One of my professors in college rhetorically asked us about literary analysis and theory, “Will it make you happy? Will it get you a job? Will it help you succeed when you have a job? Will it make you a better person?” In order, his own answers were, “not exactly, maybe, yes, not necessarily.” It was about as good as I could have hoped.

I was an English major, and had been so in spirit probably since 2nd grade when I first tried to write my own Redwall fanfiction. The idea of books being some kind of immortally resonant and life-changing form of art was, and is, easy for me to believe. And being a graduated English major has made it also easy to believe that my ability to write a 20 page paper on postmodernism in The Golden Notebook doesn’t cause flocks of employers to climb over each other just trying to grasp the hem of my dinner jacket.

So, this is possibly some kind of portfolio, or something. In any case, it is hopefully the convergence of what I want to do professionally with what I love to do all the time—that is, consume, digest, and be nutritionally satisfied by every kind of narrative I can find. Novels, movies, video games, history, anything with a beginning, middle, and end is probably something I will think endlessly about and definitely something that will help all of us grow. At least, that’s what I believe, and that’s what I want to demonstrate here.

That’s also what my favorite professor, Wes Chapman, believed, I like to think. As textual evidence, and as a means to say everything I mean to say in a much better way than I could ever say it, I’ll end this with the finale of his Senior Seminar speech. I’ll be back later to put in my own word.

The peculiar success of the English major is to accept the impossibility of full understanding and to get along anyway.  We know that our beautiful impossible blueprints aren’t true in any absolute sense, but we can create them anyway, knowing they are true in a more provisional sense—and very necessary.  And because we work with materials that will not be reduced to definitive statements, we come to appreciate the necessity of using ALL of our minds:  the analytical intelligence, yes, but also intuition, emotion, imagination, conscience, the aesthetic faculty.

So:  will this get you a job?  In the short run maybe or maybe not, in the long run probably so. Will it make you better in your job once you have one?  Very likely, although you may find it hard to pin down exactly how.  Will it make you a better person?  Not necessarily.  You’d think it would, as literature is chock full of moral values, but the moral premises go all different directions. My own experience has been that what really happens is not that literary study fosters morality as that it tends to attract people with a certain morality in the first place.  We tend to be, well, human, with keenly pricking consciences and the usual share of weaknesses.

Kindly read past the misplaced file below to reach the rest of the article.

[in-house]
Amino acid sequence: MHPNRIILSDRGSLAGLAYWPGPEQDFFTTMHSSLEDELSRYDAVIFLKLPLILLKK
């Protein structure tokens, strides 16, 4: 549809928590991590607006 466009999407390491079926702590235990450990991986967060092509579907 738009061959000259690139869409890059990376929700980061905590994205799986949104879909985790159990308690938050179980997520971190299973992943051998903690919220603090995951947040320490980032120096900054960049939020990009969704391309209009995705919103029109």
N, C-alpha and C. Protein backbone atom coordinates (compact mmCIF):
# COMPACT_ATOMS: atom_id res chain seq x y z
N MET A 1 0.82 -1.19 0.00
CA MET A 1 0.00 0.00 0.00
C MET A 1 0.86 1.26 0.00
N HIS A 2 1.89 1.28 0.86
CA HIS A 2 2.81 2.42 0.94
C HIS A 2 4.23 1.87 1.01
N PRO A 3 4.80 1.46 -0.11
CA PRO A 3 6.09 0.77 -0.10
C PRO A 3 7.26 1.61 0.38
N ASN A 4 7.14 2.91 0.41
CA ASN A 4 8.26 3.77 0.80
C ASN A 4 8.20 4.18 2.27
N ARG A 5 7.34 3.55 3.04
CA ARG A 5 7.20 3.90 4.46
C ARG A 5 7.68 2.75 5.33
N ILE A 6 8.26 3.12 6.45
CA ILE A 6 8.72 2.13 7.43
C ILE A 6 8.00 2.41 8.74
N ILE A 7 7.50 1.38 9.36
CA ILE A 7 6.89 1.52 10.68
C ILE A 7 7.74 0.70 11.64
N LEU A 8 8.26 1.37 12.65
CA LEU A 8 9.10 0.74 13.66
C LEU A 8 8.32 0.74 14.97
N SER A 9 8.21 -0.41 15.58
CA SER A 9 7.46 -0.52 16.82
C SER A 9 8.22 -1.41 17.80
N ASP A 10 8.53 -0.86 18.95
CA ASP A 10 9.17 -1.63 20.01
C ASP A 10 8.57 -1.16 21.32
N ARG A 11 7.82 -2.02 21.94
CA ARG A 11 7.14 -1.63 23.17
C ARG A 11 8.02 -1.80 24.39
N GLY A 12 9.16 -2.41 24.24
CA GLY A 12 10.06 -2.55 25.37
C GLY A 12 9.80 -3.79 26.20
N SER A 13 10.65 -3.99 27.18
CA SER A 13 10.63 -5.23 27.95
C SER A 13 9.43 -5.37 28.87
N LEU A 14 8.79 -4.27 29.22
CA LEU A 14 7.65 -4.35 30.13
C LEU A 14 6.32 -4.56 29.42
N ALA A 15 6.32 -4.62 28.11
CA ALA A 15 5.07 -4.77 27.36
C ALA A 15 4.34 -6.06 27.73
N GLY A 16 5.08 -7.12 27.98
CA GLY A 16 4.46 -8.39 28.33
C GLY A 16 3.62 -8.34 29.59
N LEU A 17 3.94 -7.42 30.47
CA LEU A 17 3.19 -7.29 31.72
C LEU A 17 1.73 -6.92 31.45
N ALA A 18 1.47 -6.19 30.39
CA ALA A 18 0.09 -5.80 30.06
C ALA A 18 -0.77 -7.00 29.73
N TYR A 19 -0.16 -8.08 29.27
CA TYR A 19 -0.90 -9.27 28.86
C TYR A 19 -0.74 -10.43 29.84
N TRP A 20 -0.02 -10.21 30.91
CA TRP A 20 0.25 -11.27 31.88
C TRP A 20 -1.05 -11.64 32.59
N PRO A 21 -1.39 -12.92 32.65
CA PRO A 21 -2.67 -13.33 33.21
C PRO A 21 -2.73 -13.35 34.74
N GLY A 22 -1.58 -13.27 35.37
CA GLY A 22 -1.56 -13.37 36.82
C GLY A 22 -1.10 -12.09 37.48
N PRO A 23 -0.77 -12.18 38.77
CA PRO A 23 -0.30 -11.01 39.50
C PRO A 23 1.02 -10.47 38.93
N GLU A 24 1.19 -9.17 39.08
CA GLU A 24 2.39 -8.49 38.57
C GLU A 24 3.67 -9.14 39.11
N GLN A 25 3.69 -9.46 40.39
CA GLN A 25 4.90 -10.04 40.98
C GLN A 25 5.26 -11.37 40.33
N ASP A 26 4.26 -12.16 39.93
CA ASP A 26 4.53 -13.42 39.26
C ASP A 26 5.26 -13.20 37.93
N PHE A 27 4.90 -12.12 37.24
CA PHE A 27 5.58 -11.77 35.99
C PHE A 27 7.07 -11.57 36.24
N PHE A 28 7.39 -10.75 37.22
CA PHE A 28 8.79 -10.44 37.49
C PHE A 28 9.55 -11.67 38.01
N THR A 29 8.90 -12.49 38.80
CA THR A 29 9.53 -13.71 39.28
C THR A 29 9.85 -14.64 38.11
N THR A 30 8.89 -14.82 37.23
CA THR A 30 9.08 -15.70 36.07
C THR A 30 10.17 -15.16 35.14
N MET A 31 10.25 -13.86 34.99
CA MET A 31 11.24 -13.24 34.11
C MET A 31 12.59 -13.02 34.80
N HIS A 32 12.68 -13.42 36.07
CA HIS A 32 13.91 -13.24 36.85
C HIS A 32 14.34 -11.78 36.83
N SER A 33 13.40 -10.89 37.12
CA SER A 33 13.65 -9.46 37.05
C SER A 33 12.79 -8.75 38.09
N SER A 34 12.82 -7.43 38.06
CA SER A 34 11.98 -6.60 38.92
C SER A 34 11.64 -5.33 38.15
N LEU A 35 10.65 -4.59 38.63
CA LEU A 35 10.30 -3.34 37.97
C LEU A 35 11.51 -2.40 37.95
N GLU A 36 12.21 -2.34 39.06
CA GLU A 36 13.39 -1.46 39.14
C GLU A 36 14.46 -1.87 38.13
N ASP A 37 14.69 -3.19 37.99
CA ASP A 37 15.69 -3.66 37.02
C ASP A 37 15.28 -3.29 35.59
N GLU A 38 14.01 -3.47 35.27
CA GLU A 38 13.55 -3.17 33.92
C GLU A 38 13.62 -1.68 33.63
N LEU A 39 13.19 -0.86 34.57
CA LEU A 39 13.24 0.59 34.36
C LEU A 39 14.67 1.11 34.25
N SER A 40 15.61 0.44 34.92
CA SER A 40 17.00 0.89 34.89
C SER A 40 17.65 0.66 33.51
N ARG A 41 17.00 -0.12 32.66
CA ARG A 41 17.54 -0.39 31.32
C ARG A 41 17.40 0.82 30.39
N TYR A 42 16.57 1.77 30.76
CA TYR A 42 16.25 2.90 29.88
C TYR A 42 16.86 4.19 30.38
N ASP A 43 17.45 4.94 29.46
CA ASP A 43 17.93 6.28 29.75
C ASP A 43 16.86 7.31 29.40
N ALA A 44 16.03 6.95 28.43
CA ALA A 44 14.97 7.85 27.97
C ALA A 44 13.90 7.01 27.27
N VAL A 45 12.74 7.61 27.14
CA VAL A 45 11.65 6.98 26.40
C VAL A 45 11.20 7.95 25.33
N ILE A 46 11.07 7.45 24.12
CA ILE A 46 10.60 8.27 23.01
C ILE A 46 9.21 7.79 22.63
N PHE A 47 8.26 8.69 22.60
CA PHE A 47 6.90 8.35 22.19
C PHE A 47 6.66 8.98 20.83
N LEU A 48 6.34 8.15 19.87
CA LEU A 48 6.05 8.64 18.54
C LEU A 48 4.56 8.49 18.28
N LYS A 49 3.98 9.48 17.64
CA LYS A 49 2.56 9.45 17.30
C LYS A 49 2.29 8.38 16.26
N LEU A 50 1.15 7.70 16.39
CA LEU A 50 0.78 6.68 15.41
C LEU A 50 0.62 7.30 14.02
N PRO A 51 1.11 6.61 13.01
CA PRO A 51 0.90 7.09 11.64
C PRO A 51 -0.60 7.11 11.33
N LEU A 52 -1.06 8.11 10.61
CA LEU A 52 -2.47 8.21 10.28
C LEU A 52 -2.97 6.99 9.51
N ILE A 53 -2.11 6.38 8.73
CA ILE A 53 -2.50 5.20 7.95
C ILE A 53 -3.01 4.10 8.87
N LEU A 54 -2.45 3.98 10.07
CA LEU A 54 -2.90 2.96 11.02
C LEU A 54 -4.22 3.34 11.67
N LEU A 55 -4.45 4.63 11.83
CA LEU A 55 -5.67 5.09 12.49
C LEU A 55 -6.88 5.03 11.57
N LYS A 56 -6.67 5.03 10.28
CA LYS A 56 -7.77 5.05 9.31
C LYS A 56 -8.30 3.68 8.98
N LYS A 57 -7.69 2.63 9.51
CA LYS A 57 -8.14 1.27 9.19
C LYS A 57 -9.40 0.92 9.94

Will it make you happy?  That’s the big question, isn’t it?  You didn’t go into this field for the money, after all.  Here too I think it’s important to recognize the kind of people that English tends to attract.  In my experience, the happiest people are the ones who don’t think too hard, who are not introspective, who cheerfully ignore problems and cling to unexamined beliefs.  English majors tend not to be like that. The people who are attracted to English in the first place tend to be the introspective ones, full of doubts, unable to ignore problems, constantly questioning themselves and their place in the world. So the odds are pretty good that it was too late for all of you long before you majored in English—you have to be born one of those happy unthinking people to become one. But I do think that literature has a way of helping those who need it.  I don’t know that it makes you happy, necessarily, but it makes you appreciate things—it makes the sadnesses more meaningful, the joys richer if only by comparison, the laughs more knowing.